1. Oxford University philosopher Brian Klug has proposed a more straightforward and easier to apply definition of antisemitism as: ‘a form of hostility towards Jews as Jews, in which Jews are perceived as something other than what they are.’ Use of Dr Klug’s definition was recommended by Professor David Feldman, Director of the Pears Institute for the Study of Antisemitism in his report commissioned to assist the All-Party Parliamentary Inquiry Into Anti-Semitism.
  1. The Boycott Divestment and Sanctions campaign was launched by Palestinian civil society organisations in 2005 and has attracted worldwide support. It is the object of concerted attack by the Israeli Government and its supporters in other countries.
  1. The International Holocaust Remembrance Alliance is not a formal international organisation. It is a loose alliance whose founding purpose is to ensure, through education, that new generations are informed about that tragedy.

 

Zionism’s Record During the Holocaust

Please read the article, ‘Paul Bogdanor and the Zionist three card trick,’ in full on Tony Greenstein’s blog.

When Bogdanor’s article An Antisemitic Hoax: Lenni Brenner on Zionist ‘Collaboration’ With the Nazis appeared I wrote a response Why Ken Livingstone Got It Right Over Nazi Support for Zionism which showed why Bogdanor’s article was based on a series of lies and distortions.  Bogdanor was stung into writing a rejoinder, Tony Greenstein’s House of Cards, which has been published on the pro-war and Islamaphobic Harry’s Place, the Der Sturmer of the Internet, which specialises in demonising people on the Left like Livingstone and Galloway.

Judische Rundschau the Zionist paper carried the slogan 'Wear the Yellow Start with Pride'
Judische Rundschau the Zionist paper carried the slogan ‘Wear the Yellow Start with Pride’

Bogdanor’s writing is reminiscent of the vitriol employed against Hannah Arendt, herself a Jewish refugee from Nazism and Ben Hecht.  Hecht was a Revisionist Zionist who was so appalled by Zionist collaboration with the Nazis in Hungary and the indifference of American Zionists to the Rescue of Jews, that he wrote a devastating book ‘Perfidyabout Israel’s Kasztner’s trial.

Arendt’s Eichmann in Jerusalem – the Banality of Evil was based on a series of 5 articles in the New Yorker.  The book touched on subjects such as the relationship between the Zionist movement and the Nazis in Hungary, the record of Kasztner, the leader of Hungarian Zionism and the Jewish leadership under Nazi occupation, which the Eichmann trial had studiously avoided.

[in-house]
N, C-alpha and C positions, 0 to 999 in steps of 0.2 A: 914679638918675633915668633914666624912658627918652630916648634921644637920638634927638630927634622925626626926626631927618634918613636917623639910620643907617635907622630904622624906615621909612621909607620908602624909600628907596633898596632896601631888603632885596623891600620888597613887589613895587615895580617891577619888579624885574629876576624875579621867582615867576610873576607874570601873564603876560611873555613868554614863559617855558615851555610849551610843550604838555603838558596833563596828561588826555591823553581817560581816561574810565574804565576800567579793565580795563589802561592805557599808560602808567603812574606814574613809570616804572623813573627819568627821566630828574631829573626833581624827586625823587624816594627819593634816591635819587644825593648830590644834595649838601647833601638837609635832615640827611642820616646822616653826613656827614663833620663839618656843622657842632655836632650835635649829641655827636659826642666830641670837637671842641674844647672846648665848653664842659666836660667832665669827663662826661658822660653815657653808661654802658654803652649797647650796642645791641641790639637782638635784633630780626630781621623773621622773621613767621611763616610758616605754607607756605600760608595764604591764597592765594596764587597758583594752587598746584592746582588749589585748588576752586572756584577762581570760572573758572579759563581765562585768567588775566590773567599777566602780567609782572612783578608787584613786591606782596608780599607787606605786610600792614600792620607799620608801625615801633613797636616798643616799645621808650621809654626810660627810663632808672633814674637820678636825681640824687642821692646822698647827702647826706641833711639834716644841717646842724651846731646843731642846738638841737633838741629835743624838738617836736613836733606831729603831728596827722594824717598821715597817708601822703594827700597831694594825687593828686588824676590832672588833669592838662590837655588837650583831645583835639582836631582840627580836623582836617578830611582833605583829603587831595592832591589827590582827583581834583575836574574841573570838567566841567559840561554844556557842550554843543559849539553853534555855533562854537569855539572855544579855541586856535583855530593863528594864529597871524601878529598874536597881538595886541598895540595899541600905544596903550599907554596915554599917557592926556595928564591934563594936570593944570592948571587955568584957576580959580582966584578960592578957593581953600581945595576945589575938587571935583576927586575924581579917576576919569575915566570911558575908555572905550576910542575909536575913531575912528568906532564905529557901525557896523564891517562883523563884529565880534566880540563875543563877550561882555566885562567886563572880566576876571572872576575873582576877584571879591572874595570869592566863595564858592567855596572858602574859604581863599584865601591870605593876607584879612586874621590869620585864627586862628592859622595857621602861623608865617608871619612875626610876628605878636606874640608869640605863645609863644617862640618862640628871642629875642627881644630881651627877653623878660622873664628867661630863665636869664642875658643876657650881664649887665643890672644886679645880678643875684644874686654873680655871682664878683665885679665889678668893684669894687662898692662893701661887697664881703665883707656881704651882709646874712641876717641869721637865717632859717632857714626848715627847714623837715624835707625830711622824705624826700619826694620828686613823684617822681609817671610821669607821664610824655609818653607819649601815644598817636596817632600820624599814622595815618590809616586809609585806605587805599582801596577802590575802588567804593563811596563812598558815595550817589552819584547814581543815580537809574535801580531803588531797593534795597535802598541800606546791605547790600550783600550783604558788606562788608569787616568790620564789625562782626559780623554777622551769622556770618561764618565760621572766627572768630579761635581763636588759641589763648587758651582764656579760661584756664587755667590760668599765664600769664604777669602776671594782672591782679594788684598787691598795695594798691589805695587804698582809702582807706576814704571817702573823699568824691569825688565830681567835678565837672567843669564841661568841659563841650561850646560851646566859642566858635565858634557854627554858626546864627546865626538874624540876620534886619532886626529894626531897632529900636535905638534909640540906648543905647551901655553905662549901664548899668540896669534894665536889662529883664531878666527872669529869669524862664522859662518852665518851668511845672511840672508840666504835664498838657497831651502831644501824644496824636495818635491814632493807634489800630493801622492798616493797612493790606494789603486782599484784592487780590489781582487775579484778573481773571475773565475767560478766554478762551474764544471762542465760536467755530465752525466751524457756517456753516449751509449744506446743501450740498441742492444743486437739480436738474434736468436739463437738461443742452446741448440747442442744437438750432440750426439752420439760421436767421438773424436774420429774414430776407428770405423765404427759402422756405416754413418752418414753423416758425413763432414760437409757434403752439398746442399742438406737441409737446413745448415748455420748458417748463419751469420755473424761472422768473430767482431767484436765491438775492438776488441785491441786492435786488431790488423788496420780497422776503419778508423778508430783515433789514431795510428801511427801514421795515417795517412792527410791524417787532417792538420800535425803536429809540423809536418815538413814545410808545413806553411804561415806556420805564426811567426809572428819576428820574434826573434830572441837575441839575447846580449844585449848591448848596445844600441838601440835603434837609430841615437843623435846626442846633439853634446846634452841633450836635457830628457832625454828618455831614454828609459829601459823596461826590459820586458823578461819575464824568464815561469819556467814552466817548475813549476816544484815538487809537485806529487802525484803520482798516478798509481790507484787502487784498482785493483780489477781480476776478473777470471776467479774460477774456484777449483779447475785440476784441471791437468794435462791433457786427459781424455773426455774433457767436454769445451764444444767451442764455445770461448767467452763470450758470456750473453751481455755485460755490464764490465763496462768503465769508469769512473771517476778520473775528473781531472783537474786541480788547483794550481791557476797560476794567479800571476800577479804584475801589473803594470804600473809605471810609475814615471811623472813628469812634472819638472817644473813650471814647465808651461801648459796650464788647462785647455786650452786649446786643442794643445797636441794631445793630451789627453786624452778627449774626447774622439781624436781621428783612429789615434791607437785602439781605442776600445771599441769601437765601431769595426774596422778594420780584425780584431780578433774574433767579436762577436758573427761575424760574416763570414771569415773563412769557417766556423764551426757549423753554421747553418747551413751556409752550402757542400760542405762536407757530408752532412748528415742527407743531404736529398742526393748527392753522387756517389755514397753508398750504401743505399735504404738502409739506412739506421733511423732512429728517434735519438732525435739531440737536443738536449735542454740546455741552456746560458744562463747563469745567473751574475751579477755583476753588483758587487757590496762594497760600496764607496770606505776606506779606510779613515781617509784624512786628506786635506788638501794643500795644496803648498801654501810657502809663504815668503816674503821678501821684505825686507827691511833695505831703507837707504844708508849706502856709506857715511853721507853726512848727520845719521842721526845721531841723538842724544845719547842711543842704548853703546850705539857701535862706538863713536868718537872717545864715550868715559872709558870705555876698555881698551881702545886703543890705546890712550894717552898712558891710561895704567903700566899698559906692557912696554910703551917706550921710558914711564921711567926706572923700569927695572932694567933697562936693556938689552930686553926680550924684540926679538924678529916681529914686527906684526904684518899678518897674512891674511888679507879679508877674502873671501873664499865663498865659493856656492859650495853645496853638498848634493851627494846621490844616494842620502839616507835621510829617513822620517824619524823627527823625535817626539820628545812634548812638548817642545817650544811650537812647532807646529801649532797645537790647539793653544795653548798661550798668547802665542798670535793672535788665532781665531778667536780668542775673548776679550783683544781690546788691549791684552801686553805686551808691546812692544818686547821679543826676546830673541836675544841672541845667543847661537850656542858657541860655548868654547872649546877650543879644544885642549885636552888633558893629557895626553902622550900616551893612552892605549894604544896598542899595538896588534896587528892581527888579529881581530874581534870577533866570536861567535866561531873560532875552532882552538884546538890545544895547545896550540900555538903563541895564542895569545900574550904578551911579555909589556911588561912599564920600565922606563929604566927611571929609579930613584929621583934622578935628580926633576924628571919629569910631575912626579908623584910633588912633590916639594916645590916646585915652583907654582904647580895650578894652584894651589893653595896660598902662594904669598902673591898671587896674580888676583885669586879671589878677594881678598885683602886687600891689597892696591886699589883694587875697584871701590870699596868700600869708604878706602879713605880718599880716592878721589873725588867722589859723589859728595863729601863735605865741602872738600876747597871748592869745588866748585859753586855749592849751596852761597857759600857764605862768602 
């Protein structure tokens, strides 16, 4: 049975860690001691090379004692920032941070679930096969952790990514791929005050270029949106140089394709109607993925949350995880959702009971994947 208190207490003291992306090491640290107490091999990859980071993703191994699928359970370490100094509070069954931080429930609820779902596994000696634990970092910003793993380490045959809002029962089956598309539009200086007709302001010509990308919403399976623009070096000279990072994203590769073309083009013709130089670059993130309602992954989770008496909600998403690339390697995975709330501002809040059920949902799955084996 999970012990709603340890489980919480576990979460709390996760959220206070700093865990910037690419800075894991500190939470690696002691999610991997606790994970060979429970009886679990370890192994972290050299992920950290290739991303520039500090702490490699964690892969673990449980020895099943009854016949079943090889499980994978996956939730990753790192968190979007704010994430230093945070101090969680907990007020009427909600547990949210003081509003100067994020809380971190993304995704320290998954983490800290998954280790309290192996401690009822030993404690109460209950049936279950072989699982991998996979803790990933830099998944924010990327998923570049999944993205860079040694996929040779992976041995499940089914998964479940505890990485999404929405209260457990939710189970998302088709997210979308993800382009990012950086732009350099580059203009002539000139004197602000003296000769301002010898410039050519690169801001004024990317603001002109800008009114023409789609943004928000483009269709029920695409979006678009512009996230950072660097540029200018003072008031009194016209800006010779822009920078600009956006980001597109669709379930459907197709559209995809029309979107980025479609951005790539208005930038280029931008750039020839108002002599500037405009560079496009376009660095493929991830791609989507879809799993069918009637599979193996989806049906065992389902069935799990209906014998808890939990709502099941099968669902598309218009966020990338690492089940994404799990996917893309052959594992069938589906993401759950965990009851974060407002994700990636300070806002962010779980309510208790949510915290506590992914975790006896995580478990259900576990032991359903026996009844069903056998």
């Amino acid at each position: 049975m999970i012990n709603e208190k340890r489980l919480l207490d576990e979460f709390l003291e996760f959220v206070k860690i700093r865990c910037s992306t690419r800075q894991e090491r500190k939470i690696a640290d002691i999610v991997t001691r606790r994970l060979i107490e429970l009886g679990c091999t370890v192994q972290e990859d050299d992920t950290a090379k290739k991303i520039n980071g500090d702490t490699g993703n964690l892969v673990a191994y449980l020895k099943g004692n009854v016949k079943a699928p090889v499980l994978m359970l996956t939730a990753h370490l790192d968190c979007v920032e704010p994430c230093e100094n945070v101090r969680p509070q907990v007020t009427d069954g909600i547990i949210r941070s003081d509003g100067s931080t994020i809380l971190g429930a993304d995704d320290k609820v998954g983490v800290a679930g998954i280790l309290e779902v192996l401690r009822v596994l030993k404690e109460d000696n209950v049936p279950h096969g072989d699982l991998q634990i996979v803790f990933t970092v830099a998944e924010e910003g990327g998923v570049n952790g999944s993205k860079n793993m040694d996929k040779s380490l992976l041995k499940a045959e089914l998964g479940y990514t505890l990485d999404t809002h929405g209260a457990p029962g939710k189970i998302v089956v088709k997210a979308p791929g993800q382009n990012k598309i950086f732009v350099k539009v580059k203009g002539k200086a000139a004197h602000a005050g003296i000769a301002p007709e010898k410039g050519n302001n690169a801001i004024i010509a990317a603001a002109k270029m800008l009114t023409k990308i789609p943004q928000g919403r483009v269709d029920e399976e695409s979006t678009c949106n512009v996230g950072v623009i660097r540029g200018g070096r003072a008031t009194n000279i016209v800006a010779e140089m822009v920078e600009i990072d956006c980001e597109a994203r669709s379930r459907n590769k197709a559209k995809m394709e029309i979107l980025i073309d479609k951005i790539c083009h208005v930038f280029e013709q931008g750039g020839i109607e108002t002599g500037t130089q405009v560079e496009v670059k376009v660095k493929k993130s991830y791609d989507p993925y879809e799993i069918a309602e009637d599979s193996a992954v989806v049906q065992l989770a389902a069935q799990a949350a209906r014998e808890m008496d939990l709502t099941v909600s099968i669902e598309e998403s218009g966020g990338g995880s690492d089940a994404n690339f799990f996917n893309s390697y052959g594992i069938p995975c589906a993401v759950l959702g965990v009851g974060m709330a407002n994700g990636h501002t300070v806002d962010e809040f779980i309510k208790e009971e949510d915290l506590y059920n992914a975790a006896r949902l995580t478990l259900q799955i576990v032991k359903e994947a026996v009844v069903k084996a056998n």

… the campaign, conducted with all the well-known means of image-making and opinion-manipulation, got much more attention than the controversy…. (it was) as though the pieces written against the book (and more frequently against its author) came “out of a mimeographing machine” (Mary McCarthy)… the clamor centered on the “image” of a book which was never written, and touched upon subjects that often had not only not been mentioned by me but had never occurred to me before.”

Shooting the messenger has always been the Zionist modus operandi. Apparently Arendt had claimed that ‘the Jews had murdered themselves.’ Why had she told ‘such a monstrously implausible lie?  Out of “self-hatred” of course.’

Marek Edelman, the commander of the Jewish Fighting Organisation in Warsaw, ZOB, was not invited to testify at the Eichmann trial because he was not a Zionist.  He had been a member of the anti-Zionist Bund, which had led the resistance.  Likewise Rudolf Vrba, the Jewish escapee from Auschwitz, whose Auschwitz Protocols had helped save 200,000 Hungarian Jews, was also not invited to testify because he too was not a Zionist.  As Ruth Linn, a Professor at Haifa University, explained ‘More than 35 years later… a prominent Israeli Holocaust historian explained to me that    “Vrba was probably not invited since the State of Israel had no money to sponsor the flight.’ even though witnesses from further afield had their fares paid. Even Andrew Biss, the friend of Rudolf Kasztner, the former head of Va’ada, the Zionist Rescue & Relief Committee in Budapest, was not invited to testify, because he intended to defend Kasztner.  Those stage managing the Eichmann trial were determined to keep the Kasztner saga out of the courtroom. Continue reading “Zionism’s Record During the Holocaust”